Teachers and other public sector workers should not expect to receive a 1 per cent pay rise from next year, the chief secretary to the Treasury has said.
In a letter to the heads of public sector pay review bodies this week, Greg Hands said that despite a government commitment in the Budget last month to fund a 1 per cent rise for public sector staff for four years from 2016-17, there “should not be an expectation” that every worker would receive this rise.
He said the government would provide funding equivalent to a 1 per cent rise, but that this money should be applied in a “targeted manner” rather than shared evenly among staff.
“This may mean that some workers could receive more than 1 per cent while others could receive less; there should not be an expectation that every worker will receive a 1 per cent award,” he said.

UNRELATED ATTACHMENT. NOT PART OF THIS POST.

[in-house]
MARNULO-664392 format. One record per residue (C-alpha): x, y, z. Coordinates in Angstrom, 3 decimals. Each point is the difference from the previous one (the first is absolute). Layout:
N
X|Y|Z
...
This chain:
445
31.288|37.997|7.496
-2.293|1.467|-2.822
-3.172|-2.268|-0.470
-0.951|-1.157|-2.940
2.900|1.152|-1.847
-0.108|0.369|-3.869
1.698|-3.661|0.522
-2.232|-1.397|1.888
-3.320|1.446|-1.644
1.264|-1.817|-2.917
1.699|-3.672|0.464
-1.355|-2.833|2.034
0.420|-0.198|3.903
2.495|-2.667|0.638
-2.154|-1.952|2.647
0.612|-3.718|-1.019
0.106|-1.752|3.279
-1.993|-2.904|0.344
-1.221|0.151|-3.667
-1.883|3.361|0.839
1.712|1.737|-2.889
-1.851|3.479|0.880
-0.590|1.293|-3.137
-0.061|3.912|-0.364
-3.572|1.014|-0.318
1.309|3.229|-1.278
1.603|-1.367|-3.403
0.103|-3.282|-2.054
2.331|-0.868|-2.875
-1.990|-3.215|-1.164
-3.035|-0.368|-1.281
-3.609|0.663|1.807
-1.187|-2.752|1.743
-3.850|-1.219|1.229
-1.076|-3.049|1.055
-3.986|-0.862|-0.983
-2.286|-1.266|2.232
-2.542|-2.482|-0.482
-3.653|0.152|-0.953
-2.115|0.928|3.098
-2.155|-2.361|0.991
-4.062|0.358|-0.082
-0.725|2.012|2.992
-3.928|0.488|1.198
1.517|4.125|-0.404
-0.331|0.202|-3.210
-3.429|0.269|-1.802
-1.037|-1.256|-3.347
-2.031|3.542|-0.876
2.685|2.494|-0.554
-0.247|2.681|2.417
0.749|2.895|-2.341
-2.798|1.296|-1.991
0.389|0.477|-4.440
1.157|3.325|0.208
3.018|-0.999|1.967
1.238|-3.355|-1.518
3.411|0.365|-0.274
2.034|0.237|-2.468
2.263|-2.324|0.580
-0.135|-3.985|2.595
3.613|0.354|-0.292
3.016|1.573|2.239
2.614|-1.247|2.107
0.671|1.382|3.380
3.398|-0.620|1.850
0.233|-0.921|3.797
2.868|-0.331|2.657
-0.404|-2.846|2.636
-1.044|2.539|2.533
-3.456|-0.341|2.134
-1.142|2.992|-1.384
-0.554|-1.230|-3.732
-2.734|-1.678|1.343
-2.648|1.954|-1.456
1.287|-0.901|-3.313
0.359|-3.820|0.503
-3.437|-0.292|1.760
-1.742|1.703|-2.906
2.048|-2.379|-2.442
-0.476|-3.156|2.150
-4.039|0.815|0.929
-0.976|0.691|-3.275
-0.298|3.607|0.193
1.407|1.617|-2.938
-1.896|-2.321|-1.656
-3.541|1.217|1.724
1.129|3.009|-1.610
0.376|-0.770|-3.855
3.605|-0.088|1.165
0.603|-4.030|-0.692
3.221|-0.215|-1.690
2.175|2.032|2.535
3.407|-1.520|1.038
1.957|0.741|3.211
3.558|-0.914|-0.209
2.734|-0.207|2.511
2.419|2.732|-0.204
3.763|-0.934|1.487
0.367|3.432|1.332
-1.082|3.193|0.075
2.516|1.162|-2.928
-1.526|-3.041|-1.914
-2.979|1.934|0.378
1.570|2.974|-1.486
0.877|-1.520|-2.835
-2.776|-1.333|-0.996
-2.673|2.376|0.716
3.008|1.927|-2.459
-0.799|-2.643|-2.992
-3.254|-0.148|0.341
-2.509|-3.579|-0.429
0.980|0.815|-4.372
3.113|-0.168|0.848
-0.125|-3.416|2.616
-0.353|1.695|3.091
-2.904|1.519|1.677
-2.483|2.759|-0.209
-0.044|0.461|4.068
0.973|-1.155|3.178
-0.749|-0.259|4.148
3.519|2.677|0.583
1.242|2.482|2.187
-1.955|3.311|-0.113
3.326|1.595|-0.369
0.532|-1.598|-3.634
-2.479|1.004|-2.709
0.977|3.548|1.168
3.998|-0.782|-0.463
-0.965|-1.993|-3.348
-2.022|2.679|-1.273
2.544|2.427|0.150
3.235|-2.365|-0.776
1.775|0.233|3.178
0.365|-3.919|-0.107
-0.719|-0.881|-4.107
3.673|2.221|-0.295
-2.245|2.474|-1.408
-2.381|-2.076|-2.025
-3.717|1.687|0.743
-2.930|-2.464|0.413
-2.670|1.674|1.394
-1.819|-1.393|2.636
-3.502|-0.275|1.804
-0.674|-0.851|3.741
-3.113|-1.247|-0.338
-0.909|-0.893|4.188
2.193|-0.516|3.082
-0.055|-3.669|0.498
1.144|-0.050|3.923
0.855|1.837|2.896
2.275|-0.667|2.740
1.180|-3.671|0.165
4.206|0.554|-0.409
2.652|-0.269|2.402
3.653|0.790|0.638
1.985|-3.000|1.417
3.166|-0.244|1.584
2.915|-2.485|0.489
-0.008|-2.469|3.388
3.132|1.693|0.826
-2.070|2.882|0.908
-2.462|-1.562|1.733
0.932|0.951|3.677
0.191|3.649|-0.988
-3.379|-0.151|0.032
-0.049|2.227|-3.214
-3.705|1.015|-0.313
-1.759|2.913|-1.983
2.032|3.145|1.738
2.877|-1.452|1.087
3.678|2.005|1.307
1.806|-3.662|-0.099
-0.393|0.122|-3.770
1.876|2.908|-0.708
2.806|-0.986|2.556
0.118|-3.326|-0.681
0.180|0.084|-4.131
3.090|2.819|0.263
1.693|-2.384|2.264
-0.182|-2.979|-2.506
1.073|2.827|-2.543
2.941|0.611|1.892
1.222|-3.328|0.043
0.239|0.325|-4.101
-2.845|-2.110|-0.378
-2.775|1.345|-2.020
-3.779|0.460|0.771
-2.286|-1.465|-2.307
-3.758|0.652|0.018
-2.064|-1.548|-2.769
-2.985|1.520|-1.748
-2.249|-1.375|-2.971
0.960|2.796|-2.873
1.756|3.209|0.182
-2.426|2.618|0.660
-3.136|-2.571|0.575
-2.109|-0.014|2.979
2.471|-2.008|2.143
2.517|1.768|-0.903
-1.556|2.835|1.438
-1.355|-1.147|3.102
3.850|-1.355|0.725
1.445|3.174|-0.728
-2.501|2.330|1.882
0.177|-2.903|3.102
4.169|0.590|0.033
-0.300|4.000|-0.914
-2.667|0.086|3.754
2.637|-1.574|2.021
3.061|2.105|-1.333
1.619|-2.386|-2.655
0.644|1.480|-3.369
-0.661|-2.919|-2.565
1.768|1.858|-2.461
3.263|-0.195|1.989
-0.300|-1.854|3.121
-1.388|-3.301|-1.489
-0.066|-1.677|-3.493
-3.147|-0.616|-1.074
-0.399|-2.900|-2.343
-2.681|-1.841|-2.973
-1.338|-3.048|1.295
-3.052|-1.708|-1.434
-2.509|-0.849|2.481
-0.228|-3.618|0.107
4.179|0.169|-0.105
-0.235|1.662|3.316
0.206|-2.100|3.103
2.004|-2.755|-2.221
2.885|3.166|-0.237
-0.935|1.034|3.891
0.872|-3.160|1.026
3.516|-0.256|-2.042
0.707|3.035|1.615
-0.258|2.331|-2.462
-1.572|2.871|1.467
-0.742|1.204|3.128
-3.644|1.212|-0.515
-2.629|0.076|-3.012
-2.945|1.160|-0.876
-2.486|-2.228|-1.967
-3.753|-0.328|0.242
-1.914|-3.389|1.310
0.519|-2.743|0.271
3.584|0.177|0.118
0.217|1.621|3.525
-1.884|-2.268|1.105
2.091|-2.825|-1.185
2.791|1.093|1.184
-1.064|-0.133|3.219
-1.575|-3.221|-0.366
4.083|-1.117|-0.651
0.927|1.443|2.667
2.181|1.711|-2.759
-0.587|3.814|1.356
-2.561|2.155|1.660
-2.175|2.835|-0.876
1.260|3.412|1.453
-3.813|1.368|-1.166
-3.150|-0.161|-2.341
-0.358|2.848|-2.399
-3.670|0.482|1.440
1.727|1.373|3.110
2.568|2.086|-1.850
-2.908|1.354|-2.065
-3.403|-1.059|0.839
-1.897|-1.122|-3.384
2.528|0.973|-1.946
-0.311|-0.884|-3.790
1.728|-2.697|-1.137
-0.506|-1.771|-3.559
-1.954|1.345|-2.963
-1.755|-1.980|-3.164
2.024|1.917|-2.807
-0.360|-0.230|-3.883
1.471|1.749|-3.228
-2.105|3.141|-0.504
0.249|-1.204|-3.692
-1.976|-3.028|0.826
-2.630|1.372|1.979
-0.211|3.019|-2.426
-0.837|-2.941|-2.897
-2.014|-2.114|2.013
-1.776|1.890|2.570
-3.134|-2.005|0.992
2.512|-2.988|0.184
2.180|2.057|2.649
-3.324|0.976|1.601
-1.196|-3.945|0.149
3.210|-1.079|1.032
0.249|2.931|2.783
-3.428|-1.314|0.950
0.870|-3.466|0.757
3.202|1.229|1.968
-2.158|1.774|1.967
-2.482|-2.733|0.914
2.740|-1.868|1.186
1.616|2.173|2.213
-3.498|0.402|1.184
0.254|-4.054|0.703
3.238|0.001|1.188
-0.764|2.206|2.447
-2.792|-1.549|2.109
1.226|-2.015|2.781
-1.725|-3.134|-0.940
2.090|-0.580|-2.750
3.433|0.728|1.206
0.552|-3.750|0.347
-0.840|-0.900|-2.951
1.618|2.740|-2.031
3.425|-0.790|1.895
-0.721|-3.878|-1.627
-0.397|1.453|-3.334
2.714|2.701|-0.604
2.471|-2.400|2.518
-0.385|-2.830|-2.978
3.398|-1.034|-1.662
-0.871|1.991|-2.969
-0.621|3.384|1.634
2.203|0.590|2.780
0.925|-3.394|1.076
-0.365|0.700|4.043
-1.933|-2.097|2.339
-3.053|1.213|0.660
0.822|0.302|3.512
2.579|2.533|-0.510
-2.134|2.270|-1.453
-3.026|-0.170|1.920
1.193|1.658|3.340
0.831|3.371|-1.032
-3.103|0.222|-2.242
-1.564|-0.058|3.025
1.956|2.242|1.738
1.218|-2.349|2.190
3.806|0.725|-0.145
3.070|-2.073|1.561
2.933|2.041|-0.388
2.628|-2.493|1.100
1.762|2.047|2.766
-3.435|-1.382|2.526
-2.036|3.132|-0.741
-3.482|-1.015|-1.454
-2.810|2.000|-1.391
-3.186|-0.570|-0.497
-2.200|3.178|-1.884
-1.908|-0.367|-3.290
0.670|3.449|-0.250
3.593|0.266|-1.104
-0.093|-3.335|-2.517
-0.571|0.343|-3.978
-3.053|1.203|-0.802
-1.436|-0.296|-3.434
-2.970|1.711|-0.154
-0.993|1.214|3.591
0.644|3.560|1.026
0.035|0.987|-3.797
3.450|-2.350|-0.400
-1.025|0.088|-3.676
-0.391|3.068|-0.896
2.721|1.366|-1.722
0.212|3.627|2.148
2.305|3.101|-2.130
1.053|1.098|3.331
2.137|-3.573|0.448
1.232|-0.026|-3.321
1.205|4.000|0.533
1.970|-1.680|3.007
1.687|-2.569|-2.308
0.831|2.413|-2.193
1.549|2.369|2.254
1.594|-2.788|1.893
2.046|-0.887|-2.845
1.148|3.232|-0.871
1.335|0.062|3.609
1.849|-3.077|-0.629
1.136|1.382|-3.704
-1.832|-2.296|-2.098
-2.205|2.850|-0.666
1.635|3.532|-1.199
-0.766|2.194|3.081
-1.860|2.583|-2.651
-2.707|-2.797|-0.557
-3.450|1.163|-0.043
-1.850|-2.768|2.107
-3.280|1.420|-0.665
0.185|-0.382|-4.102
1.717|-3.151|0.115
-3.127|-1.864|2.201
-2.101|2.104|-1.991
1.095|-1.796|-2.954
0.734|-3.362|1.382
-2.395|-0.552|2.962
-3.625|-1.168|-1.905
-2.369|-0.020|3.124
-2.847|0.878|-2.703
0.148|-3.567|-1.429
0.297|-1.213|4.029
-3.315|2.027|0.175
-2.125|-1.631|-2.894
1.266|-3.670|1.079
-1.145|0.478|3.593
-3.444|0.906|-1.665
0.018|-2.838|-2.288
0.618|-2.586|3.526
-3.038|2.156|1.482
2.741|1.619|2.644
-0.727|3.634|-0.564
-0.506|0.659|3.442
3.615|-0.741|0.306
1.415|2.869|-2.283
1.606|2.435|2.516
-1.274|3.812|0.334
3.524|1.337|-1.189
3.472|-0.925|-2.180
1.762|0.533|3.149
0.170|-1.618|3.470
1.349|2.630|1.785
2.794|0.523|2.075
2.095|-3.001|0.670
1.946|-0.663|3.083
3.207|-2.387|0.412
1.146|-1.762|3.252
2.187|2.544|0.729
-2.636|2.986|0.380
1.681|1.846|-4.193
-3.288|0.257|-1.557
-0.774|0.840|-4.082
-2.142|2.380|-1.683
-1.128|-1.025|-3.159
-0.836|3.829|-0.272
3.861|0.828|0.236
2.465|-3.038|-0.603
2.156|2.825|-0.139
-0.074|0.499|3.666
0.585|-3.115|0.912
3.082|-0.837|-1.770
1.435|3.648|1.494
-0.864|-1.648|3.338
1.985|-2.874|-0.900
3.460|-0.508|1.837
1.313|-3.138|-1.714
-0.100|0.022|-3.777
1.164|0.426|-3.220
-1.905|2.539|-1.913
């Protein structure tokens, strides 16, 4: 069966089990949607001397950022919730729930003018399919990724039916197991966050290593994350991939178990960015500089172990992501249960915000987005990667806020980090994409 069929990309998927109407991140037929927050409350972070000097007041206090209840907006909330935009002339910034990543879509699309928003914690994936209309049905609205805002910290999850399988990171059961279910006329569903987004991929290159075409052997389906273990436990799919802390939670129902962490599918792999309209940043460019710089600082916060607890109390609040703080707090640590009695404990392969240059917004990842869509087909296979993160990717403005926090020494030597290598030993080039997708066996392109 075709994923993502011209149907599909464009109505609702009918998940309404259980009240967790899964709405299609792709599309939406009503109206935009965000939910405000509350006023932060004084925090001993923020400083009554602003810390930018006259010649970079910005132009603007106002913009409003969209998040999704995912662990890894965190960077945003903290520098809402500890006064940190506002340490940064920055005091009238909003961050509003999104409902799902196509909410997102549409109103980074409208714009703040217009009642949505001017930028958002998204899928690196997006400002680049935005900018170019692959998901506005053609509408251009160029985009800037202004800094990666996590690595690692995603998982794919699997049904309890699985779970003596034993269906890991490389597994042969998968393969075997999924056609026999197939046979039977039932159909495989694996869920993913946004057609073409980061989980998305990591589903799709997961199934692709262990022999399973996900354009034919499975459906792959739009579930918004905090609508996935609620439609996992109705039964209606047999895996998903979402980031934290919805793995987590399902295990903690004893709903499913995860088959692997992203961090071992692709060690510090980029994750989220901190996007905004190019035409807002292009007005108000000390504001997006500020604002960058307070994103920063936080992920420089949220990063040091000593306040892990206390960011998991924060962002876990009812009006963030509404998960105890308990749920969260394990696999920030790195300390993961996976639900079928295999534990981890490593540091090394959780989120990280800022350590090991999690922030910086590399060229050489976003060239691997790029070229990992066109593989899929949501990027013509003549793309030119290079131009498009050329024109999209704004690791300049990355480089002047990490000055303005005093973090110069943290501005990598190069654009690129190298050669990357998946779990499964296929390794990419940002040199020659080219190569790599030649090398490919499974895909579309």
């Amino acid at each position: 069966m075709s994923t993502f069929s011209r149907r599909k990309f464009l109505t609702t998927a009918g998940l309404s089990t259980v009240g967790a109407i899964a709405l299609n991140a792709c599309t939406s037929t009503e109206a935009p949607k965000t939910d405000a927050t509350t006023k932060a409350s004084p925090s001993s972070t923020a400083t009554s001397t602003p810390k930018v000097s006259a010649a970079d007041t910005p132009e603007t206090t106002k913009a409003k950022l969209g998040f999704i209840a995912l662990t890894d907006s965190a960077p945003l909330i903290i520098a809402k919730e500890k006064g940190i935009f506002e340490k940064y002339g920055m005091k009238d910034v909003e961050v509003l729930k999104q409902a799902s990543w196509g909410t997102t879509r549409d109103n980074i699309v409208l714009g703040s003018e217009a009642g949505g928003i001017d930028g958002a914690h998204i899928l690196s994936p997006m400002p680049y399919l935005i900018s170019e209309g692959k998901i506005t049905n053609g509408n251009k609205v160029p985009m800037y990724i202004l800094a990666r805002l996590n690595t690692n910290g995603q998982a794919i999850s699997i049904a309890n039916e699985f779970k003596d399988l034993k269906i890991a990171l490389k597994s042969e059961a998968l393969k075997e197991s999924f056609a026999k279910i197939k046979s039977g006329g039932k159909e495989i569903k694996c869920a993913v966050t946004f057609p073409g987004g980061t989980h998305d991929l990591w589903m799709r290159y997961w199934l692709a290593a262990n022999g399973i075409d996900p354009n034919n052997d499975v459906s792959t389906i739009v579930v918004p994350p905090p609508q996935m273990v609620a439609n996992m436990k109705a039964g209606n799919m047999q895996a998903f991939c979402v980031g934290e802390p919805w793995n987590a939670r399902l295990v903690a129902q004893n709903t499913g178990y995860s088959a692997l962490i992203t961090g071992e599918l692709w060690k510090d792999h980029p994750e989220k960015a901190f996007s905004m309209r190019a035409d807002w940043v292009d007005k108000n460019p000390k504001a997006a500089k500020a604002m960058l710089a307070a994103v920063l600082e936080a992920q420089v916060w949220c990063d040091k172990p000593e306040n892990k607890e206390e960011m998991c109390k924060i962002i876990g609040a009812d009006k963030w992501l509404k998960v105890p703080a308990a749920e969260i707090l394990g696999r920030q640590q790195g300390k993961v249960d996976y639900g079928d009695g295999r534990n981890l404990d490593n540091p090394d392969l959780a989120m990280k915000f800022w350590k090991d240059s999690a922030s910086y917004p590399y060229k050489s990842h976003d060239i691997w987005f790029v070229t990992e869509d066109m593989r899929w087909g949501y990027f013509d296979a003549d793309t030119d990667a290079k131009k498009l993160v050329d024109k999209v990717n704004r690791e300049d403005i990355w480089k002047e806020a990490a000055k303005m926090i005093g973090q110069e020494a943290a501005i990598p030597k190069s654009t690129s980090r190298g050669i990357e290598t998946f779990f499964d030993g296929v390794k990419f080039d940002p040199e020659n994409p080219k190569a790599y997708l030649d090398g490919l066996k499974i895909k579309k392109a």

Schools are free to set their own levels of pay for teachers and would have been able to deny some teachers a pay rise without Mr Hands’ letter. However, unions are concerned that the letter could encourage schools not to give teachers the 1 per cent rise.
Kevin Courtney, deputy general secretary of the NUT teaching union, said the policy would be “a disaster for teacher recruitment and retention”.
“Teachers have already had five years of pay caps and pay freezes, while average earnings elsewhere have gone up by 10 per cent,” he said. “New graduates are getting the message that there are no pay prospects in teaching, which is why they are going elsewhere.”